I've been reading documentation on Fragmentation and Interleaving from the cisco site, and have a question about serialization delay. I understand the concept and the formula to derive the serialization delay based on MTU size and Link speed. However, my questions revolves around what is considered "link speed" in terms of serialization delay. On a frame-relay circuit, I might have an access-circuit speed of 1536K, but the CIR of the PVC is only 768K. So, when I'm deciding whether or not to use LFI, should I use the Port speed or the CIR of the PVC? I have the same issues where I have an ATM DS3 but 768K VCs going to my remote sites.
I began thinking that after I posed the question, but then I started wondering if the serialization delay is introduced on the PVC queue or in the port queue, and I didn't even know that the PVC had it's own queue. Is this the case? Am I understanding serialization delay correctly? Is it the amount of time it takes a frame to leave an interface... or the time it takes to leave a queue. Because the interface itself is 1536K, but the PVC queue is only 768K as I mentioned before? Thanks for your help.
The serialization delay is introuced not in the queue, but on the actual interfaces, which is why I said in my above post that you need to shape to the smallest (slowest) PVC.
Queues are in RAM, which is moves very quickly.
Thanks for your comment saridder. So let me make sure I understand correctly. The serialization delay is at the interface...right. Is it the physical interface, or the sub-interface that my PVC is on. If it's the physical interface, why would I need to look at CIR? If it's at the logical sub-interface, what you are saying makes more sense, but the idea of serialization delay doesn't make much sense. It was my understanding that serialization delay is a one-time event on the output of the physical interface. I'm not talking about traffic shaping which I realize should take into consideration the slowest CIR in the path. Can you help to sort out my confusion? Thanks.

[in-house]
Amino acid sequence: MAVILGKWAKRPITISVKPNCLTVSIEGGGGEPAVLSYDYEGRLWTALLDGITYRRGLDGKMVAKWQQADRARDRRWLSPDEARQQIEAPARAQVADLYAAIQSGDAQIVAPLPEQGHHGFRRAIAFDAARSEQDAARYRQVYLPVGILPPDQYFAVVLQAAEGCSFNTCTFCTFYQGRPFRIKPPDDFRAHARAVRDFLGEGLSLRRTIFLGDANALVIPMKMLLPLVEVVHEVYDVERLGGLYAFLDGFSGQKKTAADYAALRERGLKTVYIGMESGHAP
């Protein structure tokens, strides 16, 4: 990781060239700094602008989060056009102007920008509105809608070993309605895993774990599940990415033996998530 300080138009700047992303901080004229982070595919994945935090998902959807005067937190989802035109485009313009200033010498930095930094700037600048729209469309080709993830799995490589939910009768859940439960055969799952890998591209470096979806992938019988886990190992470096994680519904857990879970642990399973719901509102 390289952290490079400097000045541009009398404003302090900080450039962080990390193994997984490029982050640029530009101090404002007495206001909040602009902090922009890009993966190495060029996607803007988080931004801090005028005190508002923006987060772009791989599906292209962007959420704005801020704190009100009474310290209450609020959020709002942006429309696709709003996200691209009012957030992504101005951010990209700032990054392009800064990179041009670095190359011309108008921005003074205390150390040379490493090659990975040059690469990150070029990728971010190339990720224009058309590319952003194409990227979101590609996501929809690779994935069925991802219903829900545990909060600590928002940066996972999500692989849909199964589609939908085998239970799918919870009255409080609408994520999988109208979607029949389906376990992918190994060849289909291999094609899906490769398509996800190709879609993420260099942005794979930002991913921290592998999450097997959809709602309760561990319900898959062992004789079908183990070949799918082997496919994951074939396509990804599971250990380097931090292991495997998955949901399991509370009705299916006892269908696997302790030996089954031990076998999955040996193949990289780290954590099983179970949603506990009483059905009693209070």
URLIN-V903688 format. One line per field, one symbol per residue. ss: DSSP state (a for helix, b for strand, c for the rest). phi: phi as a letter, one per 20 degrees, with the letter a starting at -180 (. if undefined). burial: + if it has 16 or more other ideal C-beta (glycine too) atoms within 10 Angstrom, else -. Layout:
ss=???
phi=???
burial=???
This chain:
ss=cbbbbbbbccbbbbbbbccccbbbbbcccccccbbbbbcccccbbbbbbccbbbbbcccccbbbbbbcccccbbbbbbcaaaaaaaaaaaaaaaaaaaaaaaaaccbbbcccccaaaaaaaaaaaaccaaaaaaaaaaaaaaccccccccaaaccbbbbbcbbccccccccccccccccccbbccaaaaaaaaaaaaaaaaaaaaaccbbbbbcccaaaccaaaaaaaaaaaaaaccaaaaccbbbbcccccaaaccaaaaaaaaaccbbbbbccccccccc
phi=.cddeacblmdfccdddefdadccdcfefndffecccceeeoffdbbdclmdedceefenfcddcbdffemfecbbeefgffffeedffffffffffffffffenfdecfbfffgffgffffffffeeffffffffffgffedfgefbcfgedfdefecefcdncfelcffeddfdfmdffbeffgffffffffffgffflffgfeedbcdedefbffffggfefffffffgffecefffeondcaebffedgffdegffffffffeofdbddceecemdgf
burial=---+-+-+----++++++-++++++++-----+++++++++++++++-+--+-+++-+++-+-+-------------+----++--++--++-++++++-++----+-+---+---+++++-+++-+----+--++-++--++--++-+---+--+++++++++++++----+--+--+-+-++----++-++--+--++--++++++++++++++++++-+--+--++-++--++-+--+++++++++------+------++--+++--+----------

It's on the physical interface, not the sub-interface. The clock speed of the physical interface is what dictates how fast the packet can get "sucked" off of it and onto the cloud.
But, when you apply traffic shaping to the various subints., you are effectively sending traffic out at the speed which you shaped it to, so it looks like the subnint. speed.
When traffic shaping is turned on, the packets still leave at the port speed, but in quite short bursts. You still have periods of time where the router is not sending anything, So overall, the speed is shaped/averaged out the CIR, even though traffic still leaves at the port speed.
You say you do not want to include traffic shaping, but you cant fragment without traffic shaping turned on, so you need to keep it in mind when trying to picture it. I hope I am explaining it clearly, as I'm not good at it sometimes.
I think I understand now. What you are saying does make more sense to me. What I'm picturing the process to be is this: Packets leave the physical serial interface first, but then it has to go through the PVC Traffic shaping process. After the traffic shaping process is completed, the overall throughput on that PVC will only be up to the maximum configured bandwidth (configured through traffic shaping commands). So, since the traffic has been throttled down to the CIR, now the packet has to be serialized, but only at that speed. Is this correct? That actually makes sense to me.
Pretty much, but the order is mixed up. The packets leave the queue first via the traffic shaping parameters, in bursts, then hit the interface and are sent (at the interface clock speed which is 1554000bps.) But remember, it is only a burst for a fraction of a second, so the traffic overall is leaving at the traffic shaped speed if you look at it in the whole picture.
Picture the physical interface as a diving board. You can contol how fast and how many people can come up to the diving board, but once someone jumps off, you have no control.